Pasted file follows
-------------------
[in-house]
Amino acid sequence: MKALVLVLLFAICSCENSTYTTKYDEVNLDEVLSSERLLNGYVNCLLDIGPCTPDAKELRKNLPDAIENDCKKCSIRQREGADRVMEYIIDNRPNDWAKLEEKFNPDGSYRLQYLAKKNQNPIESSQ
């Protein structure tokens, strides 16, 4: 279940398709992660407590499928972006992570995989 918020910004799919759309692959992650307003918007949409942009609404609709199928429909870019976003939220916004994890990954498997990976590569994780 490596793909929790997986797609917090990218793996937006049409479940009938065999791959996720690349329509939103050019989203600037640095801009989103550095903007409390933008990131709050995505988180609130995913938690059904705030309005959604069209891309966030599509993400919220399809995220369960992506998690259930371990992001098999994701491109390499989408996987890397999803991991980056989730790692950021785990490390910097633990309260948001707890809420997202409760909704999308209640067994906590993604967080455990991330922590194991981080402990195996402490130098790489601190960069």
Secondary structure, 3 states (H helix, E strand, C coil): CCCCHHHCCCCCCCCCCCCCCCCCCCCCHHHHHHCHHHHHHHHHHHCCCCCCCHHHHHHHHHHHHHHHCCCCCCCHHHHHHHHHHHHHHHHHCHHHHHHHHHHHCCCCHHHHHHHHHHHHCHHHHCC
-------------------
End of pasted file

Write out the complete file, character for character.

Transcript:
[in-house]
Amino acid sequence: MKALVLVLLFAICSCENSTYTTKYDEVNLDEVLSSERLLNGYVNCLLDIGPCTPDAKELRKNLPDAIENDCKKCSIRQREGADRVMEYIIDNRPNDWAKLEEKFNPDGSYRLQYLAKKNQNPIESSQ
């Protein structure tokens, strides 16, 4: 279940398709992660407590499928972006992570995989 918020910004799919759309692959992650307003918007949409942009609404609709199928429909870019976003939220916004994890990954498997990976590569994780 490596793909929790997986797609917090990218793996937006049409479940009938065999791959996720690349329509939103050019989203600037640095801009989103550095903007409390933008990131709050995505988180609130995913938690059904705030309005959604069209891309966030599509993400919220399809995220369960992506998690259930371990992001098999994701491109390499989408996987890397999803991991980056989730790692950021785990490390910097633990309260948001707890809420997202409760909704999308209640067994906590993604967080455990991330922590194991981080402990195996402490130098790489601190960069």
Secondary structure, 3 states (H helix, E strand, C coil): CCCCHHHCCCCCCCCCCCCCCCCCCCCCHHHHHHCHHHHHHHHHHHCCCCCCCHHHHHHHHHHHHHHHCCCCCCCHHHHHHHHHHHHHHHHHCHHHHHHHHHHHCCCCHHHHHHHHHHHHCHHHHCC